We might not realize it, but the way we learn to form relationships in childhood affects us throughout our lives. While some people have been taught from a young age that they can feel trust and safe in a relationship, others struggle to feel this way. If you excessively worry about abandonment, you may have an anxious attachment style.

You can cope with this by learning emotional regulation and developing healthy communication patterns.

What is an anxious attachment style?

There are four main attachment styles that form when we are children. These are anxious attachment, avoidant/dismissive attachment, disorganized/fearful attachment, and secure attachment. A person with anxious attachment will:

  • need constant reassurance from friends and partners
  • take perceived slights very personally
  • jump to catastrophic thinking
  • worry about infidelity and abandonment
  • try to fix other people’s problems at their expense
  • often wonder whether others are angry at them
  • feel anxious, angry, unworthy, and/or resentful
  • overreact to perceived threats to the relationship

Those with anxious attachment styles most likely grew up in a neglectful, unstable home. Their emotional needs were unmet by a parent or caregiver. Their parents may also be anxiously attached, and they then learned to model this behavior at an early age. But if you have an anxious attachment style, you can unlearn healthy relationship patterns and regulate your emotions.

How you can cope

Learn your thought patterns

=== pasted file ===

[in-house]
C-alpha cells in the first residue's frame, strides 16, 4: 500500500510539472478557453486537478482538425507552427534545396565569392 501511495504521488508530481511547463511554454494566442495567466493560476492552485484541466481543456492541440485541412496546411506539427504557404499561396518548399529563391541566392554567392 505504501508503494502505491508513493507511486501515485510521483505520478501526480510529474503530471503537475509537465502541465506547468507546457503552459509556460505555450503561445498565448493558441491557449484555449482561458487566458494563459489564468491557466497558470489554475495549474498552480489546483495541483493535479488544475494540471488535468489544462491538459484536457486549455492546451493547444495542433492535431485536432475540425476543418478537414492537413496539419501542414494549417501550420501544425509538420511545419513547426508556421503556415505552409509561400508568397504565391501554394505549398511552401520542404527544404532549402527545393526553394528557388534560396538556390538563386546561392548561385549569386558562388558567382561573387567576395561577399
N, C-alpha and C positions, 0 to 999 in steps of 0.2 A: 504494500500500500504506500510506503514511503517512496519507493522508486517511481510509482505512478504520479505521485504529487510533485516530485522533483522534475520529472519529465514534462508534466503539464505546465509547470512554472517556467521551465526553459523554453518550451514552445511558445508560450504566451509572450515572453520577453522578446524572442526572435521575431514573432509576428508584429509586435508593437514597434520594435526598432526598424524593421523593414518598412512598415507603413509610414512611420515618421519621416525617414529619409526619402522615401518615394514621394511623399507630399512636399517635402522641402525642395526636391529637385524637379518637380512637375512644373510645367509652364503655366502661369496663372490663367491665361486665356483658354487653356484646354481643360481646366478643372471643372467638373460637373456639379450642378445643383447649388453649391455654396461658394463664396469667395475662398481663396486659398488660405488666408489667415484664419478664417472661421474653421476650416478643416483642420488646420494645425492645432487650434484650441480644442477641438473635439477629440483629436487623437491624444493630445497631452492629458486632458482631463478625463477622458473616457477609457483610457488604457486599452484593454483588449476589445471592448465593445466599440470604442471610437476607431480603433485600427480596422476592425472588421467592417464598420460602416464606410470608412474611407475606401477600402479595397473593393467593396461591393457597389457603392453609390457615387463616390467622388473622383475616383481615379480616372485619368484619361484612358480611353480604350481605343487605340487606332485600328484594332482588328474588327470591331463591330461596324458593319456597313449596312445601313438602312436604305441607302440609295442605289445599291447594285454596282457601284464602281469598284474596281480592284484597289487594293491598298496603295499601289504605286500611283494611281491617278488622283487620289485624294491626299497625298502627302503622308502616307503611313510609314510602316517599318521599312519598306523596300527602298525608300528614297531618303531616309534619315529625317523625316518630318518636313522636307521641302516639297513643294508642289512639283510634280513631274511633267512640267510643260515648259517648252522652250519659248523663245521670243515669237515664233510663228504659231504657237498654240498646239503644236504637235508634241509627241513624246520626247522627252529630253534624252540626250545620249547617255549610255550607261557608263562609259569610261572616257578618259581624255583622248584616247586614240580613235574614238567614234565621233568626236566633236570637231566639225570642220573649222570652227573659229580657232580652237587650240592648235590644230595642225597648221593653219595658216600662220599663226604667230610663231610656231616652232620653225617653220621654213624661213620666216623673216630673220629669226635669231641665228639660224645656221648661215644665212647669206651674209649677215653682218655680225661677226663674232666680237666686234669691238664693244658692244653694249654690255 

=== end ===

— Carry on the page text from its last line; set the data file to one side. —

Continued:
Next time you and your partner argue, or you experience extreme stress, write down your thoughts in the moment. As you keep doing this, you’ll start to notice patterns. Maybe every time your partner goes out with their friends on the weekend, you wait nervously by your phone, send them paragraphs of texts, and argue with them the next day.

As a way to cope with feeling abandoned, you lash out. Before it happens again, make a plan and anticipate your emotions. Work with your partner on how you can best address these feelings of abandonment so they don’t fester and lead to an argument.

Sit with your feelings

Not all feelings need to be acted upon. Sometimes our minds go into overdrive, and when that happens, we can make rash decisions that undermine our relationships. Instead of acting impulsively every time you feel a negative emotion, allow your emotions to arise, notice them, and let them pass.

For example, the next time your partner doesn’t text you when you asked them to, don’t blow up their phone. Most likely they got caught up and lost track of time; they’re probably not out cheating or purposefully sabotaging your relationship.

Practice mindfulness

Part of sitting with your feelings also involves taking a step back and noticing your sensory experiences. When you feel your mind racing or your blood pressure rising, pause for a moment. Try to name not only your emotions but also what you’re seeing, hearing, feeling, touching, and tasting. Bringing your attention back to your body will calm you and help you better regulate your emotions.

Engage in self-care

Taking time for yourself can reduce stress and make yourself feel like a priority. Take pleasure in what you do for yourself rather than worrying about other people. You can also work self-care into anticipating your triggers and negative emotions. For example, if your partner goes out of town for work, plan to spend the weekend cooking lavish meals, going to the movies, and taking luxurious baths.

Processing through therapy

A licensed therapist won’t just help you learn better coping strategies for your anxious attachment style. They’ll also spend time getting at the root of why you form attachments this way. By working through your patterns and triggers, you’ll be better equipped to form secure attachments and have fulfilling relationships.

To find out more about how therapy can help you strengthen your bonds with others, please reach out to us.